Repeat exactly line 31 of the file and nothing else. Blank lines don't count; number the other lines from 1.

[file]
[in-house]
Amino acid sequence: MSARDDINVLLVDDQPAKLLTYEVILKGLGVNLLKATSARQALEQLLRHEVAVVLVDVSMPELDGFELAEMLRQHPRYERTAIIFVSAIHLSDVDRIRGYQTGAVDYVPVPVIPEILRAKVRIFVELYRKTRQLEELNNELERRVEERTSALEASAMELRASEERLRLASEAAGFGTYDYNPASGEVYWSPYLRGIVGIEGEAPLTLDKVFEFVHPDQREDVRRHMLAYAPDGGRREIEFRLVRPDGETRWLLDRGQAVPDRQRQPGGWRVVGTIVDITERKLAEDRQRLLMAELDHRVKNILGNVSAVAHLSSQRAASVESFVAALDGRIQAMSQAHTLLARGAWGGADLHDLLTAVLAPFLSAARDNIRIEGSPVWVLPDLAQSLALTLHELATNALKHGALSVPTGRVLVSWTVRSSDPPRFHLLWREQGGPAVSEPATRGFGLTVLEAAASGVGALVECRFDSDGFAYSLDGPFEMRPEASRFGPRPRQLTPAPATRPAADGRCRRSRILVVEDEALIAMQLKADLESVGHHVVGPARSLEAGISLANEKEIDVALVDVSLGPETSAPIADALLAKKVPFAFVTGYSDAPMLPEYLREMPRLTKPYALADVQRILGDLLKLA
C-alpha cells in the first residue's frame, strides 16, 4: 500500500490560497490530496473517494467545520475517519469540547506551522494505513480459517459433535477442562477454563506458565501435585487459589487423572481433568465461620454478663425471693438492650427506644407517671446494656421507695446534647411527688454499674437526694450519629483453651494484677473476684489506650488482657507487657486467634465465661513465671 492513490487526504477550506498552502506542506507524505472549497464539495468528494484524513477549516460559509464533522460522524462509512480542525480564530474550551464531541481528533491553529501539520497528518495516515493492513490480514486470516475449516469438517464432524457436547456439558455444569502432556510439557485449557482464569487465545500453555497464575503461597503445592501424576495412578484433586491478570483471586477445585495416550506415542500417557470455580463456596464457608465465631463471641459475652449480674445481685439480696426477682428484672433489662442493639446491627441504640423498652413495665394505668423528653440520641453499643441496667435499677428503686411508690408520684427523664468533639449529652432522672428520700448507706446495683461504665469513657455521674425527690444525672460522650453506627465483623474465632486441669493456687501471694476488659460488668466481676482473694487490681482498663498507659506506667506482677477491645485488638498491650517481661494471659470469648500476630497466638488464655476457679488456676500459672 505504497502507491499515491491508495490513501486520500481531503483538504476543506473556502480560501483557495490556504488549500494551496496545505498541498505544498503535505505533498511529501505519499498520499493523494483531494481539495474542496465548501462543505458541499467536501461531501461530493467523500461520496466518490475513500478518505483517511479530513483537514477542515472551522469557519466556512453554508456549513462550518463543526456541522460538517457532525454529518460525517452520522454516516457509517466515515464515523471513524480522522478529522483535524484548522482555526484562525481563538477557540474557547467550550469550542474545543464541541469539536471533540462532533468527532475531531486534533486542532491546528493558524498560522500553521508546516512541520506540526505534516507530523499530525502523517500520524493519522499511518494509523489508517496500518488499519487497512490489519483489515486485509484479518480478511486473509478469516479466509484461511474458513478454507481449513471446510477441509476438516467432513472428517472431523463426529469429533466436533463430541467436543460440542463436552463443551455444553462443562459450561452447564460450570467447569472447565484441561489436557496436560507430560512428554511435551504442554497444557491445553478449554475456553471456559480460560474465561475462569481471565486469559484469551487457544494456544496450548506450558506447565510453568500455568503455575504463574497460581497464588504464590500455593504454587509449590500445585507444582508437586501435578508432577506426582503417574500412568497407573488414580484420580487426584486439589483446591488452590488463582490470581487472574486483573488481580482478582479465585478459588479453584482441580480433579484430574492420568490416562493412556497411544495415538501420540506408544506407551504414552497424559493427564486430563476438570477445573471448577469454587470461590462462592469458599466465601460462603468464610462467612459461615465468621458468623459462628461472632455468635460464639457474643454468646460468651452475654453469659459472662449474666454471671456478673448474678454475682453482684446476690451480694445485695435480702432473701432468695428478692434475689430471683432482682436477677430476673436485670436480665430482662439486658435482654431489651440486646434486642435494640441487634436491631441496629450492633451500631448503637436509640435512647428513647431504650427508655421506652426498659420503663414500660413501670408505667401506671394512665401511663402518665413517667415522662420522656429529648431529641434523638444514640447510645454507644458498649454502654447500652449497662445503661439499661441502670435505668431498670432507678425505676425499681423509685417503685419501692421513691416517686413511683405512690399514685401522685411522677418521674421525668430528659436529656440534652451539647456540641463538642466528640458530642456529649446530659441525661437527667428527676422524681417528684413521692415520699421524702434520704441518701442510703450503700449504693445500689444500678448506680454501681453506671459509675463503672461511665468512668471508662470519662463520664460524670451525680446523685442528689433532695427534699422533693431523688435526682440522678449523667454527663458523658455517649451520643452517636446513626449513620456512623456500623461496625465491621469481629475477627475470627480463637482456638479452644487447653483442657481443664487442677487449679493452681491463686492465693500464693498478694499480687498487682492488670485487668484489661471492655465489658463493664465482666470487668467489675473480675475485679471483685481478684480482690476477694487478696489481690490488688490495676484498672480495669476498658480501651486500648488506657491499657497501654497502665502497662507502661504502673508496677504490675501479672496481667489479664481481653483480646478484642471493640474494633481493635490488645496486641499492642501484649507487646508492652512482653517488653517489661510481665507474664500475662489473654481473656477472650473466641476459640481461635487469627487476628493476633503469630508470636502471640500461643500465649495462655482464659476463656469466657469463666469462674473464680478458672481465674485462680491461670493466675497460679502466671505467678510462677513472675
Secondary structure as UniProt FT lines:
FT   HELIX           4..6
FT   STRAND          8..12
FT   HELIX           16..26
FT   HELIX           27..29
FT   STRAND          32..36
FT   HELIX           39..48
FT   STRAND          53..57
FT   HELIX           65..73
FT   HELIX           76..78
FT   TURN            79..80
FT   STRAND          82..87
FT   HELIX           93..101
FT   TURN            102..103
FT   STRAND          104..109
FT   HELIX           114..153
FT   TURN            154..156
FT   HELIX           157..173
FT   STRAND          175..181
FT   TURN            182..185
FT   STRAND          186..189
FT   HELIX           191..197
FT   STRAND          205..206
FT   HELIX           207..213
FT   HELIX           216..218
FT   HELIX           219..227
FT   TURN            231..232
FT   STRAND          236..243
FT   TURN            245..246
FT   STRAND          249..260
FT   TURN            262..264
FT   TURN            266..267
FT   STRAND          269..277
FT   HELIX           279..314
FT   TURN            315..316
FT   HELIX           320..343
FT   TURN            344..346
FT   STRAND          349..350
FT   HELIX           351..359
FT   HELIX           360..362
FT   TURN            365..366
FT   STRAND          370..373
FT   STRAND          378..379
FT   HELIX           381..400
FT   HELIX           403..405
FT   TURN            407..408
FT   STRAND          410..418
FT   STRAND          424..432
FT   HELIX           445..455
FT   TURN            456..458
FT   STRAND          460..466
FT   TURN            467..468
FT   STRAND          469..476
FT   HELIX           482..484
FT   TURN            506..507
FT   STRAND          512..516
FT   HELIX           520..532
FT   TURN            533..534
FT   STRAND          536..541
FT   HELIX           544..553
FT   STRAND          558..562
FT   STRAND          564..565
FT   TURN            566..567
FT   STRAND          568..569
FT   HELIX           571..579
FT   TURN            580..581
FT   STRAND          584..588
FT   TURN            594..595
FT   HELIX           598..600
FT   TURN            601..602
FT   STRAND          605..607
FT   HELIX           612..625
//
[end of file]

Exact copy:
FT   STRAND          236..243